Hello, I bought an interior wood kit from one of the big three to replace all the bad or missing wood in my 1926 Roadster. I received a box with a lot of pieces of wood and no directions as to where they go. Some pieces it was obvious as I had the old ones but it's the pieces for the seat and back of the seat I am struggling with. Do any of you have pictures of where these pieces go. Any help will be most appreciated! Thank you! Bob
From the late Bruce's CD.
Also search the forum as my roadster and several others are photographed with the interiors out of the body.
Pictures of body and wood
We posted the same stuff.
For fasteners, note the original wood picture. The upper tack rail uses stove bolts, countersunk heads from the outside. And longer ones thru the tack rail and the three backrest supports, with washers and sq. nuts on the inside.
The lower ends of the three backrest pieces are tapered and fit to the lower tack strip with wood screws, single slot, countersunk head. The tack rail is held to the metal seat support riser with stove bolts and sq. nuts, drilled holes vertically on the lower tack rail. Nuts go under the folded over sheet metal riser.
Could someone explain how #671 is attached?
Have no idea. Can't think of any reason for a wood part as tack strip under the cowl.
The kick panel cardboard is held by clips on the metal riser, and tacks into the tack strip behind the hinge pillar (wood part #606)
Thank you, Dan. I could see no purpose for those blocks, but they came with the kit.
I want to sincerely thank all of you who responded to this inquiry! You have no idea how much help you have been!
A piece that came with the kit (#607) marked "seat bottom" does not appear to fit any place in the car. And just for the record the #671 piece was not included in the kit.
One more question about the interior. What limits the door travel. The doors on the car rotate 180 degrees and I am afraid one day both the cowl and the door are going to bang together with enough force to damage them both.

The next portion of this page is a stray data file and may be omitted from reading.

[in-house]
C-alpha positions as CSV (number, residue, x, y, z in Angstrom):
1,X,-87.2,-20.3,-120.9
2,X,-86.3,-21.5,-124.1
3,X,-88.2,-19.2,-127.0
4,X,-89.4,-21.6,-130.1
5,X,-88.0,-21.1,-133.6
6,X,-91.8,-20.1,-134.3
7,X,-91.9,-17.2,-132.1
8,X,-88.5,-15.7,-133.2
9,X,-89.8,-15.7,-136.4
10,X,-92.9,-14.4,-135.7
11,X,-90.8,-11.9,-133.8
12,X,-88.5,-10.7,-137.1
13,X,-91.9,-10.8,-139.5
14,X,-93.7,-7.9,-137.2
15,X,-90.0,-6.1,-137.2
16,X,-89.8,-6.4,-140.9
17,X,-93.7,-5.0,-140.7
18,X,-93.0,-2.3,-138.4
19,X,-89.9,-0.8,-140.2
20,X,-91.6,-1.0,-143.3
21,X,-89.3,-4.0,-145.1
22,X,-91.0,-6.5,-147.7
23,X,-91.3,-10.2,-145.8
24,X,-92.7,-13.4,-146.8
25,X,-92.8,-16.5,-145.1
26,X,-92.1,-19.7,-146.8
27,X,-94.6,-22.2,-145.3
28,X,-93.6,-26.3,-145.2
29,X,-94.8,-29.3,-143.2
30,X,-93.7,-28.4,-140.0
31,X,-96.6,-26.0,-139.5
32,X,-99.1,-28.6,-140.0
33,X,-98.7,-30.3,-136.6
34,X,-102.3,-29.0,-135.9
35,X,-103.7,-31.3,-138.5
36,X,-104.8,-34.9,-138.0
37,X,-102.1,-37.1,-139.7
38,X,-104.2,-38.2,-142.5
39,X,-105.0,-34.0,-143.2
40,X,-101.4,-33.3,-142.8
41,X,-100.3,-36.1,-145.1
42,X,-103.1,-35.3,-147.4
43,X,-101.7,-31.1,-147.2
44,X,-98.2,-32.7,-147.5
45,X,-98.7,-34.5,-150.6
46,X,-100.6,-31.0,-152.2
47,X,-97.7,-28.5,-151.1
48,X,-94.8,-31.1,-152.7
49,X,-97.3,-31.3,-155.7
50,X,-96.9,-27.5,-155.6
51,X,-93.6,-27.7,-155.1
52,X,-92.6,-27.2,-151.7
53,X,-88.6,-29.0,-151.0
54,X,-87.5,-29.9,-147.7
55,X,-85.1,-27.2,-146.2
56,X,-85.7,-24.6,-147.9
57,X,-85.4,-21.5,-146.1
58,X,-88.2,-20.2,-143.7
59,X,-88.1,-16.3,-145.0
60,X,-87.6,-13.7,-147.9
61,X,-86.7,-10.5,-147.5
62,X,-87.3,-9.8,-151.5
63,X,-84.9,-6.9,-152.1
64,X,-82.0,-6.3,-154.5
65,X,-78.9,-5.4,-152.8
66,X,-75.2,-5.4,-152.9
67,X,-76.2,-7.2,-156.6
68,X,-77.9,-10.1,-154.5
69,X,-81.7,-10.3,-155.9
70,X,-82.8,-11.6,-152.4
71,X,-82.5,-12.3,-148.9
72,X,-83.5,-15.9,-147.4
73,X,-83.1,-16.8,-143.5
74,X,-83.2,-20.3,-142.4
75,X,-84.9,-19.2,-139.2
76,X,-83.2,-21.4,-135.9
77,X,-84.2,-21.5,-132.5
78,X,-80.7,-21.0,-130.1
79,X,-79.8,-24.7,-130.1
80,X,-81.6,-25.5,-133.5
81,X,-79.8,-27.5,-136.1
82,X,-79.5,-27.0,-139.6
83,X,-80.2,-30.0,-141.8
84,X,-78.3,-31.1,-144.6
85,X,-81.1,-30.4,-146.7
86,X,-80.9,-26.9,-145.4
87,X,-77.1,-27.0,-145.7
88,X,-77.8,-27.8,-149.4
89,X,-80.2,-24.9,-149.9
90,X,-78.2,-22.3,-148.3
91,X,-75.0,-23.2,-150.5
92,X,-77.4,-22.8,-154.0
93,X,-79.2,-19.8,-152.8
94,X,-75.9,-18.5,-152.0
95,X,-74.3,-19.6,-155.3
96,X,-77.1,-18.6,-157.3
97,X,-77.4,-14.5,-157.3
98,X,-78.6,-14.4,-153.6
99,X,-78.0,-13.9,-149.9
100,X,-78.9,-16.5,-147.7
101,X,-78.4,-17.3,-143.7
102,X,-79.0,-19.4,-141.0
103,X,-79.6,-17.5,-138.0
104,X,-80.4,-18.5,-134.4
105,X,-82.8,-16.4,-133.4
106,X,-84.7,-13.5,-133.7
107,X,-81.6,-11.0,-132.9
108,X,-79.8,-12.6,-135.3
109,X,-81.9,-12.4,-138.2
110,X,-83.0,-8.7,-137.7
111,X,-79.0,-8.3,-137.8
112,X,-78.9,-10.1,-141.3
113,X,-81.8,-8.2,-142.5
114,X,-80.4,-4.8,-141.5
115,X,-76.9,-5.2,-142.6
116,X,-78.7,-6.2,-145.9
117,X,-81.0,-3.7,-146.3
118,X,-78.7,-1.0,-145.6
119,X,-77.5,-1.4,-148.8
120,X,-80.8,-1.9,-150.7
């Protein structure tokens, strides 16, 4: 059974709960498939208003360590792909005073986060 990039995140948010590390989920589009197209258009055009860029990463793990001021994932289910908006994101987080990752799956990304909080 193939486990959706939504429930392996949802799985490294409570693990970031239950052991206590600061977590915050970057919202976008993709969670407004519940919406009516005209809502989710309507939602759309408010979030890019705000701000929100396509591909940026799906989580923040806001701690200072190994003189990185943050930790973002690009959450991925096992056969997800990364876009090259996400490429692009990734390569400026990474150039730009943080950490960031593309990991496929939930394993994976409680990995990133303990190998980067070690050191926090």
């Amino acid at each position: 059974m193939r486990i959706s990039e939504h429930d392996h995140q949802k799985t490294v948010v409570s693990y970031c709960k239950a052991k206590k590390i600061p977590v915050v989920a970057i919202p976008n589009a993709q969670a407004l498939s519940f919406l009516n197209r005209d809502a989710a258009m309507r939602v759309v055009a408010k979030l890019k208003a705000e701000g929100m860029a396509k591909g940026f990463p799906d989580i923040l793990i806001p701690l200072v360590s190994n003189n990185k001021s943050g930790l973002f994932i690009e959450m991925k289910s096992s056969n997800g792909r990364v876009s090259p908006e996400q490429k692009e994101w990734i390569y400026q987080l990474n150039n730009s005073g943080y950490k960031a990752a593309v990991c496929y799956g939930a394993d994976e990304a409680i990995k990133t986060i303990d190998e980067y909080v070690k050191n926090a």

Add a 'check strap' to the door hinge pillar and the door.
Vendors make leather ones, or you can make your own with webbing or invert a piece of folded over upholstery vinyl, so you double up the strength.
Tack on side under the kick panel hardboard, and screw the other side to the door under the door panel. Adjust the length prior to fastening so that the check strap does its job.
Ford Body Parts p/n 5515X Strap (door) check was used up to 1925. Think that the Improved Cars dropped that strap, haven't seen original open cars with door checks.
But maybe they were there, there is no p/n for Improved Open Cars for a check strap, the Closed cars did have a check strap, p/n1882X, held with footman loops on the interior.
Mine are vinyl, but used nickel plated oval head screws with washers, its not factory, and Dixie the '27 touring is a mutt,... but works to keep the passengers from slinging open the doors with a bang!
I have to ask the question. Was there more than one body maker that made wood for the 26-27 bodies?
By the Improved Car times, Ford was making all its open bodies and Coupes and Tudors, the Fordor was still outsourced to Briggs.
Those bodies were by then almost all steel, very little wood compared to the Fordor. Figure Ford made its own wood parts for the assembly line on the Improved Cars